I would have sworn I'd seen all the Randolph Scott movies directed by Budd Boetticher, but we recently watched SEVEN MEN FROM NOW in a newly released DVD edition and I don't really ever seeing it before. It was the first of the Scott/Boetticher collaborations, and like the others, it's a top-notch hardboiled Western.

Scott plays a mysterious loner named Ben Stride, who early on establishes how dangerous he is by gunning down a couple of outlaws in the opening scene. (By the way, one of the outlaws is played by a very young John Beradino, a former major league baseball player who went on to a long career playing Dr. Steve Hardy on GENERAL HOSPITAL, a great character most of GH's current viewers have probably never heard of. But I digress...)

Stride helps out a couple of stranded pilgrims whose wagon is stuck in a mudhole, a married couple played by Gail Russell and John Larch. He agrees to travel with them since they're all headed to the same town. A short time later they encounter a couple of hardcases (Lee Marvin and Don "Red" Barry) who are acquainted with Stride. Marvin's character reveals that Stride is a former sheriff out for revenge on the seven outlaws responsible for his wife's death. Hence the title SEVEN MEN FROM NOW. He's already killed two of them, and he plans to catch up with the other five in the town where everybody seems to be headed.

Burt Kennedy's screenplay would seem to be fairly simple, but it has a nice twist or two waiting. The action scenes are well-staged, the scenery is beautifully photographed, but the real appeal of SEVEN MEN FROM NOW is watching the great cast at work. Scott as the stoic hero and Marvin as a charming villain play off each other very well, and there's a really fine scene with the two of them, plus Russell and Larch, inside the close confines of the wagon while it's raining outside, that's claustrophobic in its intensity. Everything is conveyed in dialogue and close-ups, but there's a sense of pent-up violence that's almost overwhelming.

SEVEN MEN FROM NOW is short, less than an hour and a half, but it's very satisfying, the sort of movie where you don't want to take your eyes off the screen for a second. Not to sound too much like an old curmudgeon, but it struck me that this is a movie about grown-ups, with a lot of realistic, honest emotion behind its action scenes and Western trappings. I thoroughly enjoyed it, and if you haven't seen it yet, you should check it out.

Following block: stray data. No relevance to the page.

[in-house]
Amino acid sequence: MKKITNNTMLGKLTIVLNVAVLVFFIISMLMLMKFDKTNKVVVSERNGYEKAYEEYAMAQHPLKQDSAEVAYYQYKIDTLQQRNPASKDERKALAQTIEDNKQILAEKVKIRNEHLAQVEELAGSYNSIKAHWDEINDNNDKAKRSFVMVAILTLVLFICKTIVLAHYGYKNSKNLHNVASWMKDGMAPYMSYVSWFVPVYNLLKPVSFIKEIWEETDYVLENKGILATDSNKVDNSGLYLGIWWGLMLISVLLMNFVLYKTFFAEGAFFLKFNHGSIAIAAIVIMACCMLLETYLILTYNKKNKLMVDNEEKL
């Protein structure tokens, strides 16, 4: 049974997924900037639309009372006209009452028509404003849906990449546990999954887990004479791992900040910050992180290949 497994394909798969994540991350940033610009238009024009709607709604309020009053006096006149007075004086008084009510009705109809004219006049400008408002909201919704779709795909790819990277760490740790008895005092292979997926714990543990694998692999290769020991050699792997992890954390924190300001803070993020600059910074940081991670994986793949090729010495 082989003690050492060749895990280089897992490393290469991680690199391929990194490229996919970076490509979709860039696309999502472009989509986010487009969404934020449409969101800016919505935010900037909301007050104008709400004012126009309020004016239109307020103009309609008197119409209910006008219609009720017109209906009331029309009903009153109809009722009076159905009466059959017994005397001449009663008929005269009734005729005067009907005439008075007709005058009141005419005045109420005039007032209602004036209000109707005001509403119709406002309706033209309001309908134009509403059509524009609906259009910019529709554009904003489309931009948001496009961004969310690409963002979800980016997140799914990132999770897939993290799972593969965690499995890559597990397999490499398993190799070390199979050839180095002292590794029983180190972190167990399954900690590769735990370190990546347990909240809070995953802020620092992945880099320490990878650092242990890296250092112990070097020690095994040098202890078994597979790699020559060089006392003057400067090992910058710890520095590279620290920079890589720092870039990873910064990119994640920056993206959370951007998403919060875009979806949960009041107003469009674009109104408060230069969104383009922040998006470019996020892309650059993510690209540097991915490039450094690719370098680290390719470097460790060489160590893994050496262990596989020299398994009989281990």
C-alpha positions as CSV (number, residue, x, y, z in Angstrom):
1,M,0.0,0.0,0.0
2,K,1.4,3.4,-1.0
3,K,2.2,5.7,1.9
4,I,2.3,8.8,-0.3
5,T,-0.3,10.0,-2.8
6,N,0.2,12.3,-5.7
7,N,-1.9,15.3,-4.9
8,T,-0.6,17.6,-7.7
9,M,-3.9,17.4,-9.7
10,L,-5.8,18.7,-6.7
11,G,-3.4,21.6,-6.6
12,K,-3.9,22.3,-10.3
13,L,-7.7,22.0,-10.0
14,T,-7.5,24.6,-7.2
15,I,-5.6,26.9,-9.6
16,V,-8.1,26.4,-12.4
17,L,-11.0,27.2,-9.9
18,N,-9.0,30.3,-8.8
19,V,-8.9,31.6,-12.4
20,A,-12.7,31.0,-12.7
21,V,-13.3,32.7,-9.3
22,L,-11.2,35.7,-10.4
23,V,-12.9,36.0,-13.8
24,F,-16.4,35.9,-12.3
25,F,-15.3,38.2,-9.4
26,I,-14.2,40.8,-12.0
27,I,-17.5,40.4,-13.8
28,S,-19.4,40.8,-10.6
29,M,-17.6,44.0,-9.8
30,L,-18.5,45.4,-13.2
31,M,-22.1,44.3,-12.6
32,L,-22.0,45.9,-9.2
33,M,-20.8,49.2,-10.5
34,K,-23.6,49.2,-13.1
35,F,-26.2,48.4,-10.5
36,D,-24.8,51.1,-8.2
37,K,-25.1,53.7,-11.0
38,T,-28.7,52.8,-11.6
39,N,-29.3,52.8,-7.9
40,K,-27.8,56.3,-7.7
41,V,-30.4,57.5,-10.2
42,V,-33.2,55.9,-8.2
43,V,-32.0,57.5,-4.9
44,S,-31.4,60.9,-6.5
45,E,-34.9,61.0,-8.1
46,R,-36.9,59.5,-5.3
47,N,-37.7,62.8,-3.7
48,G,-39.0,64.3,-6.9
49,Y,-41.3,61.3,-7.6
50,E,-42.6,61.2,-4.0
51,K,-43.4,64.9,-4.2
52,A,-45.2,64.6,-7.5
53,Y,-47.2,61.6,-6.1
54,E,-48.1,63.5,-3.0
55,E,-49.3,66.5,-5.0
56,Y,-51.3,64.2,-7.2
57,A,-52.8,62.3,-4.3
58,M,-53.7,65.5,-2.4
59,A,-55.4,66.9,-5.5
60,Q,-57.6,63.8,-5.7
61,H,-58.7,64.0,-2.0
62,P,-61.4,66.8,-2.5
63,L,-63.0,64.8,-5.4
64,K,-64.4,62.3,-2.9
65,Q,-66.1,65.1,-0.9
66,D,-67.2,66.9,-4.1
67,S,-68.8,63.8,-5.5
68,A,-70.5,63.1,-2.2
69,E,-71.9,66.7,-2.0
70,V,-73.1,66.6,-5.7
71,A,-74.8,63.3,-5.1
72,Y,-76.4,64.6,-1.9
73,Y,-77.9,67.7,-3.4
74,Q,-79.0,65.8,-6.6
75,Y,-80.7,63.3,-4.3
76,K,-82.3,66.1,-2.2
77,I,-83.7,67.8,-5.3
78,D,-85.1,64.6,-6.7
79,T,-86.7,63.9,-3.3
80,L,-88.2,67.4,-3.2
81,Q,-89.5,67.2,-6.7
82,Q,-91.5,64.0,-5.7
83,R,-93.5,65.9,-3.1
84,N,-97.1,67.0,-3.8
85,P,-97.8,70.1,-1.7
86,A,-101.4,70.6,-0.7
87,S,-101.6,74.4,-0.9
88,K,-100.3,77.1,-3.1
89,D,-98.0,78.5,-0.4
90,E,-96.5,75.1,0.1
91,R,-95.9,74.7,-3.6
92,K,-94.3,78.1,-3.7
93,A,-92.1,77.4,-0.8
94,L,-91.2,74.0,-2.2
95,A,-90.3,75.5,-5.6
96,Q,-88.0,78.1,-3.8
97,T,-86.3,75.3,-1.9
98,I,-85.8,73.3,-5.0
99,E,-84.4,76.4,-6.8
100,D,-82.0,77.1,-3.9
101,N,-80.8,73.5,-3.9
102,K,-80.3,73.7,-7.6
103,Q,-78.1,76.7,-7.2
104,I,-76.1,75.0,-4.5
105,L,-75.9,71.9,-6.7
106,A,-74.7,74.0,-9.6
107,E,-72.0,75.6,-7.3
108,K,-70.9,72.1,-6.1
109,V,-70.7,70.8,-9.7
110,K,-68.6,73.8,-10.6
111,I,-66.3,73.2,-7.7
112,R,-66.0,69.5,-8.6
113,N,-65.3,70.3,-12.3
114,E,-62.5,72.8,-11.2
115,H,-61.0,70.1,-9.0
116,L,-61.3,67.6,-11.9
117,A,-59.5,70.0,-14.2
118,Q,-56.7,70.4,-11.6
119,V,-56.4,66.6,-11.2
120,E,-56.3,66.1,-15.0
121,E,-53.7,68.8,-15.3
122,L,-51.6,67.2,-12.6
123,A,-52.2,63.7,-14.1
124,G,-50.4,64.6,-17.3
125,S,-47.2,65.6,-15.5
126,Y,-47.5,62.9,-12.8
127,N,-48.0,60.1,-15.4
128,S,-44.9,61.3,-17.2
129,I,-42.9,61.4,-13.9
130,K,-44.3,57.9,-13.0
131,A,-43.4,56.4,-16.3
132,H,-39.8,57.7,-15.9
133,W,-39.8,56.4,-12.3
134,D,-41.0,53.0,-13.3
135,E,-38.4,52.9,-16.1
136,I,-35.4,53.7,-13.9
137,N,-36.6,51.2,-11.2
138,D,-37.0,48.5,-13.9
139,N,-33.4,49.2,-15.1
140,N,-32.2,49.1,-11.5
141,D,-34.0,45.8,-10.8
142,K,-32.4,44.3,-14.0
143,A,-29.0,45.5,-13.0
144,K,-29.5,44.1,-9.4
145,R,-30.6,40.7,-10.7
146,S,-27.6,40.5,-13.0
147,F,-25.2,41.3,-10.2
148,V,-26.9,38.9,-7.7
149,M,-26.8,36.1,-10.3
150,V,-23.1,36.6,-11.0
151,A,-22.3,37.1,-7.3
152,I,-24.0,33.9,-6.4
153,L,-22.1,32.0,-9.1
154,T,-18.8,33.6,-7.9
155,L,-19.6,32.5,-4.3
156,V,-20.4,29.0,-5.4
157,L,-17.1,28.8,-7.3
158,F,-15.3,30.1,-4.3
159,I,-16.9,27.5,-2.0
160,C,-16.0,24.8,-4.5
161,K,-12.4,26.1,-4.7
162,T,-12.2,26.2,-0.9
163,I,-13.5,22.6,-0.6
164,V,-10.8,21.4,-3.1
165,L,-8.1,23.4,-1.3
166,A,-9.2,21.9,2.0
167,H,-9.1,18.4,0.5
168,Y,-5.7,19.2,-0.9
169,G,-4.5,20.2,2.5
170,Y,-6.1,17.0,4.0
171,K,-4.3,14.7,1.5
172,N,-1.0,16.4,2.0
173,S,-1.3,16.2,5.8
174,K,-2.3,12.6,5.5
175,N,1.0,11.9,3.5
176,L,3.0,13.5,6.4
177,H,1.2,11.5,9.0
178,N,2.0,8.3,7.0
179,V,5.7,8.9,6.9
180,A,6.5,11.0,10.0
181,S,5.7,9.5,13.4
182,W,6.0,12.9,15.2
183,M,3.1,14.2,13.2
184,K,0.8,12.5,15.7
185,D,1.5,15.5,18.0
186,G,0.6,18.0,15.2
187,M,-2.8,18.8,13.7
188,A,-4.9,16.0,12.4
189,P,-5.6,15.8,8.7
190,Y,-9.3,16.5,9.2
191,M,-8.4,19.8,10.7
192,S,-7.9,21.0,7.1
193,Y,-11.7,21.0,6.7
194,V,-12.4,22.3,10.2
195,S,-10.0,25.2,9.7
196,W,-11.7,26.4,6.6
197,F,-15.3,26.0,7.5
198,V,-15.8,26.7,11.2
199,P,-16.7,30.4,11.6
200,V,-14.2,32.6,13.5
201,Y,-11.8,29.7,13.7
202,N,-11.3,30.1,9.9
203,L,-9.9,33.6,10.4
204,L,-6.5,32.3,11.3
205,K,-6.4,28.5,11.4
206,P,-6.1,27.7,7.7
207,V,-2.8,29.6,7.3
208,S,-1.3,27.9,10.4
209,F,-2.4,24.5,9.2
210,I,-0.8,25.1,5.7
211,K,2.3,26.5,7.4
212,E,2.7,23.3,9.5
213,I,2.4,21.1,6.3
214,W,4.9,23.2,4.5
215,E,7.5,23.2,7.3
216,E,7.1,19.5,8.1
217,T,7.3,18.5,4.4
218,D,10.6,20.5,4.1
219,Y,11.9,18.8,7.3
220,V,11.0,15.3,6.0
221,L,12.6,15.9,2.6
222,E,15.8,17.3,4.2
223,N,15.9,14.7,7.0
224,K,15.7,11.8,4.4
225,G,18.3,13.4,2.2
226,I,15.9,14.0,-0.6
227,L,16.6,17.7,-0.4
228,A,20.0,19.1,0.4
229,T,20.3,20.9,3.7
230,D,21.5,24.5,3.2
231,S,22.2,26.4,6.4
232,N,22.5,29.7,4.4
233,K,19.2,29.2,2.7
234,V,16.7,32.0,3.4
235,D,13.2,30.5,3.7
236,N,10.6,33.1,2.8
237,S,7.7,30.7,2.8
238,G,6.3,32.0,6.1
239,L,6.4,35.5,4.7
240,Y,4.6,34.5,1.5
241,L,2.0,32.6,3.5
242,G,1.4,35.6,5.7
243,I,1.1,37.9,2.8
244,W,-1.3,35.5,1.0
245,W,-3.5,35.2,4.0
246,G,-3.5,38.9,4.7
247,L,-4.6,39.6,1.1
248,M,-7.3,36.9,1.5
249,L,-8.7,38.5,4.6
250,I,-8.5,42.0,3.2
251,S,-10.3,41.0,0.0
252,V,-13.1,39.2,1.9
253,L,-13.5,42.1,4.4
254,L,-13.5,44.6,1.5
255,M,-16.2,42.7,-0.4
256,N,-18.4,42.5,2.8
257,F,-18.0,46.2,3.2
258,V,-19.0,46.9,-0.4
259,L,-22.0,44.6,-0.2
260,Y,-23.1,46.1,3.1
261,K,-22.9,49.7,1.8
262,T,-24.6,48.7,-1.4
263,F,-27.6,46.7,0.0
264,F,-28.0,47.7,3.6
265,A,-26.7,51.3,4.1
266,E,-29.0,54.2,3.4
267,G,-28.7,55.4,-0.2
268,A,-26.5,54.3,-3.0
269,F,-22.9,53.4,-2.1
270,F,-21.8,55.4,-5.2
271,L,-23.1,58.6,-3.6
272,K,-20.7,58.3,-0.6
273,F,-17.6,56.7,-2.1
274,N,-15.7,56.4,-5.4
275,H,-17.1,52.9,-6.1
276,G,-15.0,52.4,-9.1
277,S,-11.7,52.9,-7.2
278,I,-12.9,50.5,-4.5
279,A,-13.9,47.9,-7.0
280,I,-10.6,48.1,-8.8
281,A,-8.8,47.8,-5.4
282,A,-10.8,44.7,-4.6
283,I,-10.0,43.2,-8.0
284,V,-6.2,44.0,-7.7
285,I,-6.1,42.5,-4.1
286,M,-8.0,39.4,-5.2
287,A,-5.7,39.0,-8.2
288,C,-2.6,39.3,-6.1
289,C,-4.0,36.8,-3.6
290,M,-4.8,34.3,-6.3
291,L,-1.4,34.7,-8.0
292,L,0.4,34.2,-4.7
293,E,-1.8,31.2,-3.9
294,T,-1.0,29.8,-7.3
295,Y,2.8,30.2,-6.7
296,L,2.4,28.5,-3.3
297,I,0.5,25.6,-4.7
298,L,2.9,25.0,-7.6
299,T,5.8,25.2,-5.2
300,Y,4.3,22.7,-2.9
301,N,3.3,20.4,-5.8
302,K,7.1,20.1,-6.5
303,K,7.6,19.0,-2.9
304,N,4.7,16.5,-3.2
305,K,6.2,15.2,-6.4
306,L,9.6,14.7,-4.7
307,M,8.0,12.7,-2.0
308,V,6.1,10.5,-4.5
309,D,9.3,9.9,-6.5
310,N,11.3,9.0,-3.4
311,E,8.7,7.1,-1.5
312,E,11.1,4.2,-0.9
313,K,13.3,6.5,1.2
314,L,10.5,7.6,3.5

Monday, June 02, 2014

Windy City Pulp Stories #14 - Tom Roberts, ed.

WINDY CITY PULP STORIES is the official publication of the annual Windy City pulp convention and has been produced in recent years by Tom Roberts of Black Dog Books. This isn't a program book but a full-fledged collection of articles and essays about pulp fiction. I've just read #14, and it upholds the tradition of excellent volumes in this series.

The theme of Windy City this year was a celebration of the detective pulps and the 85th anniversary of the publication of THE MALTESE FALCON, as well as the Western pulps and the 95th anniversary of the founding of the iconic magazine WESTERN STORY. In keeping with that, WINDY CITY PULP STORIES #14 features an early interview with Dashiell Hammett, dueling articles by Hammett and H. Bedford-Jones about the inclusion of sex in pulp stories, and a couple of articles about writing from legendary BLACK MASK editor Joseph T. Shaw. There's also a reprint of Hammett's first published story, "The Road Home". Evan Lewis contributes a fine original article about the career of hardboiled writer Cleve F. Adams, an author whose work I enjoy quite a bit.